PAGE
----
• Provide an opportunity for everyone, including people with an impairment, to participate in and enjoy the outdoor environment.

Several recommendations were given including that walking and cycling be considered alongside other interventions when working to achieve specific health outcomes in relation to local population (such as reduction in risk of cardiovascular disease, cancer, obesity and diabetes or the proportion of mental wellbeing). It also recommends actions for local authorities, national park authorities, local enterprise partnerships and other agencies ‘ensure high strategic plans and policies support and encourage both walking and cycling’ including a ‘commitment to invest sufficient resources to ensure more walking and cycling’.

What qualifies as active travel?

Active travel is the process of moving between places by using your own power (or at least some of your own power) or very lower energy forms of transport. In terms of the traditional modes of transport : walking, wheeling (wheelchair, mobility scooter), cycling (manual or e-bike), scooting (manual) or horse riding. Note that we include mobility vehicles – they can legally travel anywhere a pedestrian can under Section 20 of the Chronically Sick and Disabled Persons Act 1970.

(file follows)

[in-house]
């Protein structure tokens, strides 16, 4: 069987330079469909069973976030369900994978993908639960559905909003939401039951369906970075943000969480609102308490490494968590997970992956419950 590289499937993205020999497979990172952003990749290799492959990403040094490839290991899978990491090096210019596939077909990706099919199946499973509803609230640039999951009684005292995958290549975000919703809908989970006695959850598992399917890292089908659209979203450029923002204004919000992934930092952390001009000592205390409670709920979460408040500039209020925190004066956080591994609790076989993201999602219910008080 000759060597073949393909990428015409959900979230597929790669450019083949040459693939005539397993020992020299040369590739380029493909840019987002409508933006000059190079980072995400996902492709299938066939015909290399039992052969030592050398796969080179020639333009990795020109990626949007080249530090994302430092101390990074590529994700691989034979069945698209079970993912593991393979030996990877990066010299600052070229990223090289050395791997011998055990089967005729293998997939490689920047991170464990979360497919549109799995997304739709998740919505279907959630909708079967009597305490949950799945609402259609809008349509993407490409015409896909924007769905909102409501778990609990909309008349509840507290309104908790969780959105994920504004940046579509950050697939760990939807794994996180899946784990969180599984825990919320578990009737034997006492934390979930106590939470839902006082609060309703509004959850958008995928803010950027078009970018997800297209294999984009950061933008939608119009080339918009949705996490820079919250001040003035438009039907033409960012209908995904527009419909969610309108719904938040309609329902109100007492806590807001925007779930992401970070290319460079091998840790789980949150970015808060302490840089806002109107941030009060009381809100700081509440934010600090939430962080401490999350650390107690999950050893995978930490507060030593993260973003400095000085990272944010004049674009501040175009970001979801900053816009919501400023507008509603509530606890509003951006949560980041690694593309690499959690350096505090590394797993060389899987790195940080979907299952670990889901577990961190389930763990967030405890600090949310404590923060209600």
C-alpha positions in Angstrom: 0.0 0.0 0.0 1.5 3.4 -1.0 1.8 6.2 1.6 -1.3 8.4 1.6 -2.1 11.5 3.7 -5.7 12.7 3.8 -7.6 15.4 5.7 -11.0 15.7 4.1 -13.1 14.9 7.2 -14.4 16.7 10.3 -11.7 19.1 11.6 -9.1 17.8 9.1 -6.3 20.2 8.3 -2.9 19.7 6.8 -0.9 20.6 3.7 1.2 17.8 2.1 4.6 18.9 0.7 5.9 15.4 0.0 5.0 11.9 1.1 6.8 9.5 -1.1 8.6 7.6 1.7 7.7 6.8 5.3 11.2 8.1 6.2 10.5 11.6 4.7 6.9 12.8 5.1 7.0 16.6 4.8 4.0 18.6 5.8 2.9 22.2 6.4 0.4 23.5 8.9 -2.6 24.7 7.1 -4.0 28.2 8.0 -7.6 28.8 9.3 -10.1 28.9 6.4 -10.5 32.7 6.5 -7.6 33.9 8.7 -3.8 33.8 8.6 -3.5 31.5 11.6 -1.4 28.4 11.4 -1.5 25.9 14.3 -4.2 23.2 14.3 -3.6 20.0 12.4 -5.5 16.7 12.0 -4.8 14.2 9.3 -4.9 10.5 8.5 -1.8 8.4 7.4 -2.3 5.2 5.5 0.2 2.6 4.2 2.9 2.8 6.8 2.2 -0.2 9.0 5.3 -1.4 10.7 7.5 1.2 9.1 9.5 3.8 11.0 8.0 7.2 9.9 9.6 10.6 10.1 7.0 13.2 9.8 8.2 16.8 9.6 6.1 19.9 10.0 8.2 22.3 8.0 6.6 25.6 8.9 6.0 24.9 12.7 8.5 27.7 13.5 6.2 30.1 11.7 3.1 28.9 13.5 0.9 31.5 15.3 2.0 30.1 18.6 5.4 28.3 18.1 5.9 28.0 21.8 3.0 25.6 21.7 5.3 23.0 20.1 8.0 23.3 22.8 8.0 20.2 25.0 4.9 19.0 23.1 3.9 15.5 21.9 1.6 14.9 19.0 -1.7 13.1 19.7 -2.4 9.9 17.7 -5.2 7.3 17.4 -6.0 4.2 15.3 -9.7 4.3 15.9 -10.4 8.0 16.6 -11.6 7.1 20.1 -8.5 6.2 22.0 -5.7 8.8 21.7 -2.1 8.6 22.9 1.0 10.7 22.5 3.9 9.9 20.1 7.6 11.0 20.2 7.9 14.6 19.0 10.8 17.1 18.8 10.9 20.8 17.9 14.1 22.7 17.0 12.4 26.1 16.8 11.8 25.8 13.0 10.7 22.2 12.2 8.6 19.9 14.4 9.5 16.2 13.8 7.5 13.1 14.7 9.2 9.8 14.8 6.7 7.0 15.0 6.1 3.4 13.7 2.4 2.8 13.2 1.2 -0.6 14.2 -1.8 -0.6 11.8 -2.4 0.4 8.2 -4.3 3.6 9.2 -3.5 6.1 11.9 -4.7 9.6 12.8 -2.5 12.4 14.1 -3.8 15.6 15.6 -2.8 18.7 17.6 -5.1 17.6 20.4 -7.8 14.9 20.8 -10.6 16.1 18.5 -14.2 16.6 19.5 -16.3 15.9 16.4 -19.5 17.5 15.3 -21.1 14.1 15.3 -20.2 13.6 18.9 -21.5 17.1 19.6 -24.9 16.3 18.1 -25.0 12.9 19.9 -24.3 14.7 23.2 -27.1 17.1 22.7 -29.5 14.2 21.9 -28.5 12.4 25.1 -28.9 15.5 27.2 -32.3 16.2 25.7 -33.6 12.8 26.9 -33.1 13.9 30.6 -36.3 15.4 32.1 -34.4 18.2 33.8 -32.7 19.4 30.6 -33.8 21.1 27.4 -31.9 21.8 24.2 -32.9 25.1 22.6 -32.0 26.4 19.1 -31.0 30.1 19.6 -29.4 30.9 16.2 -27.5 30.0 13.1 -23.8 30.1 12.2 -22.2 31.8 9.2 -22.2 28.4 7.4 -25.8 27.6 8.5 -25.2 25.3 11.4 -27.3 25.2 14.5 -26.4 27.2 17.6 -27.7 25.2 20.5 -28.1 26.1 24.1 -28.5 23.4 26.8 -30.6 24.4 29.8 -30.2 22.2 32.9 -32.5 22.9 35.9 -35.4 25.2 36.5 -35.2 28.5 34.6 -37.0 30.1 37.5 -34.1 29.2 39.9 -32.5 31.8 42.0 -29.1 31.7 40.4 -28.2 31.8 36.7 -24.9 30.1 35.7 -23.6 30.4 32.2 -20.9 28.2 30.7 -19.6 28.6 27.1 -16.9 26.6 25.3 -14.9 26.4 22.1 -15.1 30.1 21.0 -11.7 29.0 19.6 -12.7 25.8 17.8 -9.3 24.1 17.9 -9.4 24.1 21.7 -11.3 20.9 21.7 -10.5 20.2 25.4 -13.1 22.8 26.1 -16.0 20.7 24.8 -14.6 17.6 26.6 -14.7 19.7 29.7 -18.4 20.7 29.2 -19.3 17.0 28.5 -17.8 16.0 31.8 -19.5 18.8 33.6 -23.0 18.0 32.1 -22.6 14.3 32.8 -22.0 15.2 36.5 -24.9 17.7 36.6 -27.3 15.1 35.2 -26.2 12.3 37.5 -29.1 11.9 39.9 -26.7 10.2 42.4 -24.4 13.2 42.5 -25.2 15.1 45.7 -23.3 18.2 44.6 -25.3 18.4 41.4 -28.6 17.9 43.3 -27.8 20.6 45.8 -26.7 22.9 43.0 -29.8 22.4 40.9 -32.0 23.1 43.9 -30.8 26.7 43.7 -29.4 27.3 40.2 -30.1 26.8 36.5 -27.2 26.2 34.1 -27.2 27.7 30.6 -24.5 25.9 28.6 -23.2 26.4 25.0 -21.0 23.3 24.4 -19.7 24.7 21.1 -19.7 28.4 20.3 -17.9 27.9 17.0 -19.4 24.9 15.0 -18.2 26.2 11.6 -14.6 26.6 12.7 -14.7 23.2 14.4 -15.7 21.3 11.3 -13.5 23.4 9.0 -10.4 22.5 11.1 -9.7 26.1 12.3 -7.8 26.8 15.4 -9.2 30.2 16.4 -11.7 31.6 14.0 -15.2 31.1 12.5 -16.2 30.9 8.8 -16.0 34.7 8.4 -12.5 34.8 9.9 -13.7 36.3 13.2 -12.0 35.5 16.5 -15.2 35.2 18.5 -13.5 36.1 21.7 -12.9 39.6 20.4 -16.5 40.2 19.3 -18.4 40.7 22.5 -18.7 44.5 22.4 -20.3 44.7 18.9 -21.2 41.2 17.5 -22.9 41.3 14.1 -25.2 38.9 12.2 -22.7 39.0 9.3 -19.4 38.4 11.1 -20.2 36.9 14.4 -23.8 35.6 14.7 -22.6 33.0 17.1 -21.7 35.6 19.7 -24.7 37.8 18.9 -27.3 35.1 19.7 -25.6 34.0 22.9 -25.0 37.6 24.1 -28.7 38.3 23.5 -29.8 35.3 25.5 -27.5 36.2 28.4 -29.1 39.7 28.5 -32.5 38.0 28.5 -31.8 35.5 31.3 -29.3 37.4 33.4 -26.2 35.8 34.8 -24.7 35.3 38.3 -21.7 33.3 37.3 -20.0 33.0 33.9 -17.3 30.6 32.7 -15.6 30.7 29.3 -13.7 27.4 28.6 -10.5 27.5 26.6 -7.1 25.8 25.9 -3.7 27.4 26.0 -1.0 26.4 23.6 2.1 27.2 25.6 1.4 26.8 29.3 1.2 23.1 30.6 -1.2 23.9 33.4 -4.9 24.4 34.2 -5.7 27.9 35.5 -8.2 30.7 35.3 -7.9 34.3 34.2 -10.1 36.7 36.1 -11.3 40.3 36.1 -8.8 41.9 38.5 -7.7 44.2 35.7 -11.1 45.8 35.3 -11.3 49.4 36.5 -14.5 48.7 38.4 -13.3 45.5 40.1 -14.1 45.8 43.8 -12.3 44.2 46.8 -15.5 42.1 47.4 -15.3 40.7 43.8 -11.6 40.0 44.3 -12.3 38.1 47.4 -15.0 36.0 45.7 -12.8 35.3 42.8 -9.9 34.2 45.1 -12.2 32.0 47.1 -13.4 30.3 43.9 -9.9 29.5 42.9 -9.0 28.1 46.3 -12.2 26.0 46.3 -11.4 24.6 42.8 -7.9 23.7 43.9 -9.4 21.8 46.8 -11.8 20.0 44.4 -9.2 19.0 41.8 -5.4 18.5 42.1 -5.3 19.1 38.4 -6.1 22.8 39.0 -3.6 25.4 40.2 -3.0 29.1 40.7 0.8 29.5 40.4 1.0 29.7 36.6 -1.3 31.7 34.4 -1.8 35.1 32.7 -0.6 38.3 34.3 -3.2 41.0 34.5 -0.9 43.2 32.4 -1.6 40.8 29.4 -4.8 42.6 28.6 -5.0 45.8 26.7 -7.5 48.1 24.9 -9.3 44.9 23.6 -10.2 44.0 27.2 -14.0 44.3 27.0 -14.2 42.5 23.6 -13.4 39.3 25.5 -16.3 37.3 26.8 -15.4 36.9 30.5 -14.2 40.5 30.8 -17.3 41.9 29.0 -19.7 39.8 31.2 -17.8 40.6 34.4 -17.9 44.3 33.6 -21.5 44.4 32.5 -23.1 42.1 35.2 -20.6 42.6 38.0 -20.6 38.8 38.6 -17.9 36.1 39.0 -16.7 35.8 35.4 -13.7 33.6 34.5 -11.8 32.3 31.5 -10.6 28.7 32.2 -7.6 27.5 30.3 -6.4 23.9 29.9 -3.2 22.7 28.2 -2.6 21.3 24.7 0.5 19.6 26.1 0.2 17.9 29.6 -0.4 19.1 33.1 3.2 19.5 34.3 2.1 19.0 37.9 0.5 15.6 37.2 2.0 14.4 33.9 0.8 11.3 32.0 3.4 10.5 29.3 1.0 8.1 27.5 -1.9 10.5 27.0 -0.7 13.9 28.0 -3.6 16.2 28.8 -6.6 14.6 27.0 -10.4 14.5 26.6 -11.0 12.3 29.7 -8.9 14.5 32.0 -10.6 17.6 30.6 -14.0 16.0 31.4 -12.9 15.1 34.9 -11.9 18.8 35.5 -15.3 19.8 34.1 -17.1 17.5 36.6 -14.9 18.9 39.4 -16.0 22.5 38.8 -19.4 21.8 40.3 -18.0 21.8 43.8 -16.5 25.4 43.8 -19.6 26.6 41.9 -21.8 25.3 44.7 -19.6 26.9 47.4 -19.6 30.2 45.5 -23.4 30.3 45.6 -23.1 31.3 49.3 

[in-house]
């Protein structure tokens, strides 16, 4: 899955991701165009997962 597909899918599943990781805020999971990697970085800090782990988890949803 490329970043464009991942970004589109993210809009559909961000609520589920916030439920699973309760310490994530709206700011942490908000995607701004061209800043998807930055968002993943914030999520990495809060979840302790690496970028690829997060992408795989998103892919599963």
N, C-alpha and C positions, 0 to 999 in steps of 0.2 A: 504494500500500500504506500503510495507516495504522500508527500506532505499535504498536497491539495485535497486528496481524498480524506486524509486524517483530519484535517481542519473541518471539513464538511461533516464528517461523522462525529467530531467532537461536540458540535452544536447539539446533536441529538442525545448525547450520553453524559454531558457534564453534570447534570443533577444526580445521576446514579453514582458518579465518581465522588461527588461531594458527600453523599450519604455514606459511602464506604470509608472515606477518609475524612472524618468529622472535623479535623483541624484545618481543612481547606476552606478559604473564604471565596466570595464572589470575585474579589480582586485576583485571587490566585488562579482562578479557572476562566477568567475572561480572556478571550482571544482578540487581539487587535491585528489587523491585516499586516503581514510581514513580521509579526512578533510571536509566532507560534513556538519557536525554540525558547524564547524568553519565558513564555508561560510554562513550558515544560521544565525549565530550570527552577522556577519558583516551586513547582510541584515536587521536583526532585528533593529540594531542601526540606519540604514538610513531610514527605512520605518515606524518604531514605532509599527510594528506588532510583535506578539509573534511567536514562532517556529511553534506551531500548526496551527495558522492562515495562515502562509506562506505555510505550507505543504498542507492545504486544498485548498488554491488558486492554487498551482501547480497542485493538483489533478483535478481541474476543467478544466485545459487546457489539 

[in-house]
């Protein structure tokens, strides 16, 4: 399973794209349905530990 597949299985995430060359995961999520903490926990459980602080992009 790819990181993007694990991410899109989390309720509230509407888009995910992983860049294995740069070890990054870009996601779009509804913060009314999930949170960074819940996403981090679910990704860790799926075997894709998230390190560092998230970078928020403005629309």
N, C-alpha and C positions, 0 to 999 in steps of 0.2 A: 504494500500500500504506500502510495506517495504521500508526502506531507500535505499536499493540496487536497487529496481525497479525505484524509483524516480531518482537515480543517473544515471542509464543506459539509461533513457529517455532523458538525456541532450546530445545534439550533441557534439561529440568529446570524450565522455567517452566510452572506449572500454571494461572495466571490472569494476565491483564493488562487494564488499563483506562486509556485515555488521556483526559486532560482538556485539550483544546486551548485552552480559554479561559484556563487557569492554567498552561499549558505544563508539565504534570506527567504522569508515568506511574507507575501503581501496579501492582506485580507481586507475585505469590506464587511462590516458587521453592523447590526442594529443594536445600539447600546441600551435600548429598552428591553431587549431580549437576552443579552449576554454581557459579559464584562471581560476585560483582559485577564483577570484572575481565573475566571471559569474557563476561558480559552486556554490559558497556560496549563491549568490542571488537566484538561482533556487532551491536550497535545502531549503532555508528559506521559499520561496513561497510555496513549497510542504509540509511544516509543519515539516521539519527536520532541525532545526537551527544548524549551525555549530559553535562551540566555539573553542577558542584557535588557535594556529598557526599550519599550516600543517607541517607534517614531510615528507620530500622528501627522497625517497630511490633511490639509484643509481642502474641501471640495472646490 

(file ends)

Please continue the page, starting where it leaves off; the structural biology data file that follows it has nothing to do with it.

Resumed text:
We would not include e-scooters in this (or e-bikes that have had “pedal assist” disabled) – apart from being illegal, these are not apporting anything to the health of the user.

How to get started?

If you are keen on switching to active travel, here are some tips to help you get going:

  • Start small. You don’t have to ditch the car completely. Try swapping one trip per week or per day for cycling, e-biking or walking. You can gradually do it more often and longer as you get more comfy and confident.